miners strike for investment
WORKERS, JUNE 2004 ISSUE
Still surviving: Kellingley miners during the great strike 20 years ago, marching in Leeds.
Kellingley Colliery at Pontefract now enters its third month of strike action as the miners respond to proposals to change shift patterns, lengthen the working day and introduce seven day working with weekly 24 hour stoppages. The miners were offered a bribe: accept the deal and 240 miners' jobs will be saved from the Selby complex which is to close in July. In fact the same proposal to extend hours and change shift patterns was originally made over two years ago, well before the decision to close Selby had been made public. The Kellingley NUM branch have responded not only with the weekly stoppages but with proposals to invest in and create a genuine second coal face, absorbing the threatened Selby men and raising productivity. Productivity has to be set in context: Kellingley in 1983 produced 46,000 tonnes of coal a week. Kellingley in 2003 produced 42,000 tonnes of coal a week but with a sixth of the original workforce!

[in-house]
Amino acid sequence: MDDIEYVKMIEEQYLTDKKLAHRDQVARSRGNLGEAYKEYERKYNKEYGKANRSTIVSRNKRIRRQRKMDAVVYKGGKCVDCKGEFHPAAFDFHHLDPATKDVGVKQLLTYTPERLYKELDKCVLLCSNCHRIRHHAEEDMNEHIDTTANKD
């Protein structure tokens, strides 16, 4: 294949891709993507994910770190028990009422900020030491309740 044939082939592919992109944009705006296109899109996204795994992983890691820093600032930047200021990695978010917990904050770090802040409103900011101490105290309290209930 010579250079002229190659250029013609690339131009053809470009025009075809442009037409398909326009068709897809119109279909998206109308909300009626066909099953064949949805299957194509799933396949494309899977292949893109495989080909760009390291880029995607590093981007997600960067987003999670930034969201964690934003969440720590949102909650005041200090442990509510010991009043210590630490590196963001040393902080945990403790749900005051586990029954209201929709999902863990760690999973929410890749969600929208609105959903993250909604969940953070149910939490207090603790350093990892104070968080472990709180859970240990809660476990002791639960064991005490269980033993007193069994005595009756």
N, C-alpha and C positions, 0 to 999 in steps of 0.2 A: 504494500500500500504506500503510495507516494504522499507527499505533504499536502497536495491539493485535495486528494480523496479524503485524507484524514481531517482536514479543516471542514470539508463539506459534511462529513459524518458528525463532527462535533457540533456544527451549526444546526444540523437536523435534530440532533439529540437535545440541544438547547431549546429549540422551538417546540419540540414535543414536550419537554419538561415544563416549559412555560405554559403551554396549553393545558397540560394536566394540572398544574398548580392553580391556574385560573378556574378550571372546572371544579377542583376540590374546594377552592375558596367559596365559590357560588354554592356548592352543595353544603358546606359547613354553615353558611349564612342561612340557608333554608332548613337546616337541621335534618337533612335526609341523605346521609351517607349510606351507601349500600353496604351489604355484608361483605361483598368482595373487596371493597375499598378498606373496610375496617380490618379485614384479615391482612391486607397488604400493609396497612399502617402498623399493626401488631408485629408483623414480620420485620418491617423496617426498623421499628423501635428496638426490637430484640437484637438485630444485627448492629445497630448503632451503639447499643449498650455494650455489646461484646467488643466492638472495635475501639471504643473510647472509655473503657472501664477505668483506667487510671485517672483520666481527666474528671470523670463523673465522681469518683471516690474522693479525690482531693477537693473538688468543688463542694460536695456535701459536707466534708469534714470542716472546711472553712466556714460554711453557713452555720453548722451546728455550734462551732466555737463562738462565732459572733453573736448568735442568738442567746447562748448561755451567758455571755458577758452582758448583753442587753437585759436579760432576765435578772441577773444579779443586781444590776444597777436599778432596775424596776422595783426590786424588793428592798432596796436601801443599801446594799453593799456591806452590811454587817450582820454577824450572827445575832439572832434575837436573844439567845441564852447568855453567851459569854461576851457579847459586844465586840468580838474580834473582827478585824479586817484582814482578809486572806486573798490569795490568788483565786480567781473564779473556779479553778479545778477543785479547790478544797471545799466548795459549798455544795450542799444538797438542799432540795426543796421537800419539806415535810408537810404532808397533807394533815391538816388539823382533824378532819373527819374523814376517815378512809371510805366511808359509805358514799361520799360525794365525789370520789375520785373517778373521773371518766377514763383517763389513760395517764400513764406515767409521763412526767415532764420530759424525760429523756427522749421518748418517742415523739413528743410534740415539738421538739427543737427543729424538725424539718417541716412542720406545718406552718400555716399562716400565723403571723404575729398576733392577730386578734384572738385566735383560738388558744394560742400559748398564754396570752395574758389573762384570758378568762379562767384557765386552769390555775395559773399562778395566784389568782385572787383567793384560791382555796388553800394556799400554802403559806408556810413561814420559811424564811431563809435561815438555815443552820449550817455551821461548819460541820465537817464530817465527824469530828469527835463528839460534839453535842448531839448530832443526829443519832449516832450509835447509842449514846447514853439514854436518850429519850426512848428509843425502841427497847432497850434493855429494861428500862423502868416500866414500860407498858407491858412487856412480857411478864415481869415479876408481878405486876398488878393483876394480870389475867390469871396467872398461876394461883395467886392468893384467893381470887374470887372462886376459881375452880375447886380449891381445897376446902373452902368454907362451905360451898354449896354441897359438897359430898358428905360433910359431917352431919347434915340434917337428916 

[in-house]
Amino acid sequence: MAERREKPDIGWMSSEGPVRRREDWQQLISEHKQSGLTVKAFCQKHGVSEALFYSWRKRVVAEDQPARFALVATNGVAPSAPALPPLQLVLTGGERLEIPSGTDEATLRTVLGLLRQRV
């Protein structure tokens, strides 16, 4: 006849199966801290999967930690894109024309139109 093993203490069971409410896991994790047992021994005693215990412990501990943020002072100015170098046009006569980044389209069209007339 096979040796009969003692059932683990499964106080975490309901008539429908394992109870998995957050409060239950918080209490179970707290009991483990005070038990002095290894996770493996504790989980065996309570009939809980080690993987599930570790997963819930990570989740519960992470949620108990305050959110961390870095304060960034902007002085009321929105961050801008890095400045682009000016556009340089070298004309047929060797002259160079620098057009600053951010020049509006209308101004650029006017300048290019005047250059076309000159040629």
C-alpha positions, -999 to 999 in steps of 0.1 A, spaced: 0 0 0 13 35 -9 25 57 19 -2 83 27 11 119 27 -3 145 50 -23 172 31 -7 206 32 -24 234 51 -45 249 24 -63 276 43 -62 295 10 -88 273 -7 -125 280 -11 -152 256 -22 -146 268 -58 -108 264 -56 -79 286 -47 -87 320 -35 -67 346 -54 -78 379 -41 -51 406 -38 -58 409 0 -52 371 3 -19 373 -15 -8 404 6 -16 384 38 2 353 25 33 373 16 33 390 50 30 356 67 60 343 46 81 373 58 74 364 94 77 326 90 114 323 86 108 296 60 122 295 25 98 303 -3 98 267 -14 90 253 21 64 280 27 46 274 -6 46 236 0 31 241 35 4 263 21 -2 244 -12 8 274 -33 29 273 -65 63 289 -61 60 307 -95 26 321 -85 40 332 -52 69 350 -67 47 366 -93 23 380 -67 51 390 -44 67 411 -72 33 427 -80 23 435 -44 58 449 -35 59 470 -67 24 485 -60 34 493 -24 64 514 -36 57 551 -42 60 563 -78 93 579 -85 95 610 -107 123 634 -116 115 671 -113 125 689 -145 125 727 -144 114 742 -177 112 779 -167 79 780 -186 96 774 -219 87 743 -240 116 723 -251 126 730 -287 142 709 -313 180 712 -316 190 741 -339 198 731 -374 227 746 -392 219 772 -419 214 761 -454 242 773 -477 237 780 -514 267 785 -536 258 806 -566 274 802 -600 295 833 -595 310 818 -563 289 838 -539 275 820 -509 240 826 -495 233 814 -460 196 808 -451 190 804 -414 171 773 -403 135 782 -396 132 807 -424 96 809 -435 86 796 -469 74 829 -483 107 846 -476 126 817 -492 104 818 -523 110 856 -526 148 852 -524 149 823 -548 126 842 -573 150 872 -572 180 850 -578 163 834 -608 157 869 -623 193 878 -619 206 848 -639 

UK Coal rejected this proposal saying, "It is a high risk option that would add £30 million to the cost of running Kellingley." There is no pretence that it is about saving 240 jobs -- the aim is solely to bolster the balance sheet. Now UK Coal is selling its 97% share in Australian Gloucester Coal for a reputed £21.5 million, with the caveat that the proceeds will be "for the future, including investment on new coal face equipment". Kellingley is the golden opportunity for them to put their money where their mouths are.